Height: 5'4"; Weight: 140
Charge: Failure to appear for
purchase of cannabis, posses-
sion of cannabis


1 4. V.... :~Ap
A, -, a,. ,An
ii. ii Ar. ~7 t.,.. at t-Artti'el-tk o-~a
Thr H flat'~~AtVy

-~ ~ S, ~ ie


This special feature appears weekly in the News-Sun, with photos and information provided by the
Highlands County Sheriff's Office on active warrants as of Oct. 19. If you know the whereabouts of
any of these individuals, you are asked to call the sheriff's office at 402-7200 immediately. Call

$1,000.


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11A


News-Sun, Friday, October 21, 2005












I C m i C Ie ,


The Community Calendar pro-
vides a brief listing of local
clubs and organizations who
meet on a regular basis. It is
the responsibility of the group
to update the News-Sun on
any changes in this listing by
calling 385-6155, ext. 528;
send any changes by e-mail to
cindy.marshall@newssun.comn
; or mail them to News-Sun
Community Calendar, 2227
U.S. 27 South, Sebring, FL
33870.

TODAY
* ALCOHOLICS ANONY-
MOUS One Day At A Time
group meets for a closed dis-
cussion at 9:30 a.m. Monday
and Friday at Covenant
Presbyterian Church, 4500
Sun 'N Lakes Blvd., Sebring.
For details, call Jim Marett at
314-0891 or e-mail to maret-
tjim@att.net.
* AMERICAN LEGION
POST 25 hosts a fish fry from
5-7 p.m. at the post, 1490 U.S.
27, Lake Placid. Cost is $6.
Shrimp also is available for
same price. Open to the pub-
lic. Tickets in the lounge on
Friday night. Lounge hours
are from 11 a.m. to 9 p.m. For
details, call 465-7940.
* AMERICAN LEGION
POST 74 has karaoke from
6:30-9:30 p.m. at the post, 528
N. Pine St., Sebring. For
details, call 471-1448.
* AMVETS POST 21 plays
darts from 5-8 p.m. for mem-
bers and guests. For details,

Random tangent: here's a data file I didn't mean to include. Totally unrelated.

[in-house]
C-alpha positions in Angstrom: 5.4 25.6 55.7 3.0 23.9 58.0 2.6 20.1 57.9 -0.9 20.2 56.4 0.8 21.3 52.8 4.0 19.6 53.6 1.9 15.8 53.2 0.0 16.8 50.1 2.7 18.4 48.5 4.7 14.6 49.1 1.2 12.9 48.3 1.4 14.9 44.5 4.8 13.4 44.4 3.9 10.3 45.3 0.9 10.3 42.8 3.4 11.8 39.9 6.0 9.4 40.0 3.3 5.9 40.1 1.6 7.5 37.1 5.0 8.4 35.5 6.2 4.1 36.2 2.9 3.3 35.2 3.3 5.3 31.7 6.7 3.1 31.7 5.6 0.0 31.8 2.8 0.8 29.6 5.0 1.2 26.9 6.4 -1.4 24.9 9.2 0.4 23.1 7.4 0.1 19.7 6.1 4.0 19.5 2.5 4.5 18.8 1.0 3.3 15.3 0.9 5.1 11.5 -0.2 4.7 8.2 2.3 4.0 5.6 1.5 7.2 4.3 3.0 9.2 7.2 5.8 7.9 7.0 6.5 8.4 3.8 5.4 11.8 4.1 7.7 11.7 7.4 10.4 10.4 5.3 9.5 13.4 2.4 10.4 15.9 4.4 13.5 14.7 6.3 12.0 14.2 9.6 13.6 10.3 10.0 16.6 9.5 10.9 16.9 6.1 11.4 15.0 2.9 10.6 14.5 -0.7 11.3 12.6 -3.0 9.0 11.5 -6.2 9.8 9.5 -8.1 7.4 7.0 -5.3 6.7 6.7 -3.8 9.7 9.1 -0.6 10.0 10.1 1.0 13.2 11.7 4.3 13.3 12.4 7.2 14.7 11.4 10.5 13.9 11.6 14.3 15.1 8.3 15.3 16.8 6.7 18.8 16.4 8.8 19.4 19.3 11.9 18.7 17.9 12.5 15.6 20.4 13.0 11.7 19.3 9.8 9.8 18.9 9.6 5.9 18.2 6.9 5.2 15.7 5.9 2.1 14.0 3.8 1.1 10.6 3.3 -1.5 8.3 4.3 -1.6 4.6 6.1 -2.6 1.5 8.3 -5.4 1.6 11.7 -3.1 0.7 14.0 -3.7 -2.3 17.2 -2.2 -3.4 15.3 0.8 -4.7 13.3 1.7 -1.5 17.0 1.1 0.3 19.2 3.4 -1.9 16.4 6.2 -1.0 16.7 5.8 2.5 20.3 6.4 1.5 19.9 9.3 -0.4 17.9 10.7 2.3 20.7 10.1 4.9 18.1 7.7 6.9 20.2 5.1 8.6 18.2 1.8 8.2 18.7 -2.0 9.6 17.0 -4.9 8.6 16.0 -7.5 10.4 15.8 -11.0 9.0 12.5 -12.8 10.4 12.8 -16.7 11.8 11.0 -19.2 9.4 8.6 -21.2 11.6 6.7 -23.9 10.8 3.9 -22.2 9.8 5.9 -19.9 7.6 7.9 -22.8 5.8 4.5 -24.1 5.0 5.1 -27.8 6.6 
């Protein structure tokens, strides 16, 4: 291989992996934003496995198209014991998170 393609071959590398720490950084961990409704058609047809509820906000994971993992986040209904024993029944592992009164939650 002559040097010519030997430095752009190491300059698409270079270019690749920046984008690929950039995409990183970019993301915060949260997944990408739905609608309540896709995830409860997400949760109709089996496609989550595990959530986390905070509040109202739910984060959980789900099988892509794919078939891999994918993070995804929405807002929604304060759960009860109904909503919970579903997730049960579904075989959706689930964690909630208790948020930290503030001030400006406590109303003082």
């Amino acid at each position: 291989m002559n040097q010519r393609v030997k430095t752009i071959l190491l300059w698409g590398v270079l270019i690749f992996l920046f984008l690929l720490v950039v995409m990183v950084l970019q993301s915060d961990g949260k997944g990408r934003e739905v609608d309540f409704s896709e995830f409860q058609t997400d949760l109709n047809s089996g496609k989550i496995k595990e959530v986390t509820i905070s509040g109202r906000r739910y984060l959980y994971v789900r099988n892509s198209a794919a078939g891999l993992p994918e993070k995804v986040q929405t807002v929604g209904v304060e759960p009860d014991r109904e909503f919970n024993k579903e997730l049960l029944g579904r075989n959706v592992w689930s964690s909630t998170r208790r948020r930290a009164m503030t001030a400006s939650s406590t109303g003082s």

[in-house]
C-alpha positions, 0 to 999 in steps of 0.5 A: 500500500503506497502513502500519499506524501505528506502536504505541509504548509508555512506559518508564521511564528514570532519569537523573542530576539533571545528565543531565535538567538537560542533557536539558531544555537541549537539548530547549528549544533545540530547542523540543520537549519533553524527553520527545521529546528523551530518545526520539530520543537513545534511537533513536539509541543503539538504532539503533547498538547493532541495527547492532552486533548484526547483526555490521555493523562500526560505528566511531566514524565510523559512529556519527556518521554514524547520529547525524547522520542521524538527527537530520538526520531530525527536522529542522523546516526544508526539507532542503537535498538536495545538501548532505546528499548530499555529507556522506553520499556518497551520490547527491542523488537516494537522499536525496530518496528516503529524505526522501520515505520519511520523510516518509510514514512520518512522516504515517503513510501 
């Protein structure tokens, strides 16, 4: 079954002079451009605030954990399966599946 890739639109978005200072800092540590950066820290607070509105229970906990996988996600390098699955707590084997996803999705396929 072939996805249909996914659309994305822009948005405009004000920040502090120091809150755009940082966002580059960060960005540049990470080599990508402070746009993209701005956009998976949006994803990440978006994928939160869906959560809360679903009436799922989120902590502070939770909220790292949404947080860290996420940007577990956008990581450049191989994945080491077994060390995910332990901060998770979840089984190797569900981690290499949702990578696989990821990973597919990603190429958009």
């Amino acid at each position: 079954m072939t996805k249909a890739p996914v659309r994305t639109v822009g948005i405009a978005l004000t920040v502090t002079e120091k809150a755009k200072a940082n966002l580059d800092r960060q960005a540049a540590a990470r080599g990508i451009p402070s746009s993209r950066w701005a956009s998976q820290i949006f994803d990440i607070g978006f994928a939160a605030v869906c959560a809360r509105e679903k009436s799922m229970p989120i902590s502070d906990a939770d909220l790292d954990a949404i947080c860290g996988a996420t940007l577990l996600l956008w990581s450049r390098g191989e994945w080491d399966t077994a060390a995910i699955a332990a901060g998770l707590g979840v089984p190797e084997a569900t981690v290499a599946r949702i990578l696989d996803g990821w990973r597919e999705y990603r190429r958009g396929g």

call 385-0234.
* AVON PARK BREAK-
FAST ROTARY CLUB
meets 7 a.m., Rotary Club
building.


* BUTTONWOOD BAY
SQUARES meets first and
third Friday in recreation hall.
Sebring. Early rounds are
from 7-7:30 p.m., alternate
mainstream/plus/rounds are
from 7:30-9:30 p.m. Everyone
is welcome to attend. For
details, call Larry Gow at 382-
6995.
* FRATERNAL ORDER
OF EAGLES 4240 AERIE
plays blind darts at 7 p.m. at'
the club, 12921 U.S. 98.
Sebring. For details call 655-
4007.
* INDEPENDENT BIBLE
STUDY meets 8:30 a.m..
Sandy's Circle Cafe, Sebring.
Call Jay Hazelton at 655-3717
for details.
* LAKE PLACID ELKS
2661 has a catfish and grouper
buffet from 5:30-8 p.m. at the
lodge. Live music is from
6:30-10:30 p.m. Open to
members and their guests. For
details, call 699-1429.
* LAKE PLACID MOOSE
serves wings, fish and burgers
at 6 p.m. Music provided from
7-11 p.m. Pool tournament is
at 8 p.m. Open to members
and qualified guests only.
* SEBRING BRIDGE
CLUB plays at 12:30 p.m. at
347 Fernleaf, Sebring.
* SEBRING ELKS LODGE
1529 serving buffet dinner
from 5-7 p.m. Elks and guests
invited. Dance music in ball-
room at 7 p.m. Dinner and
dance is $9 donation. For
reservations, call 385-8647 or
471-3557.
* SEBRING LIONS CLUB
has music and dancing from
7-9:30 p.m. at the clubhouse,
3400 Sebring Parkway.


Kitchen opens at 6 p.m. It is
open to everyone. There is a
$2 cover charge. For details,
call 873-3117.
* SEBRING RECRE-
ATION CLUB plays bridge at
1 p.m. at 333 Pomegranate
Ave. Summer memberships
available. For details, call
385-2966 and leave a name,
number and inmessage. Call will
be returned.
* SUN ROOM SENIOR
CENTER is open from 8 a.m.
to 2 p.m. Wednesday and 9
a.m. to 2 p.m. Friday offering
doughnuts, coffee, noon meal,
social time, and live music all
day at 3009 Hlerring Ave.,
Sebring. For details, call 385-
4697 Wednesday or Friday.
Weekend food packages avail-
able for shut-ins by calling
385-4013 Wednesday and
Friday.
* VETERANS OF FOR-
EIGN WARS POST 4300
serves pizza from 5:30-7 p.m.
and music is from 6-9 p.m. at
the post, 2011 SE Lakeview
Drive, Sebring. For details,
call 385-8902.

SATURDAY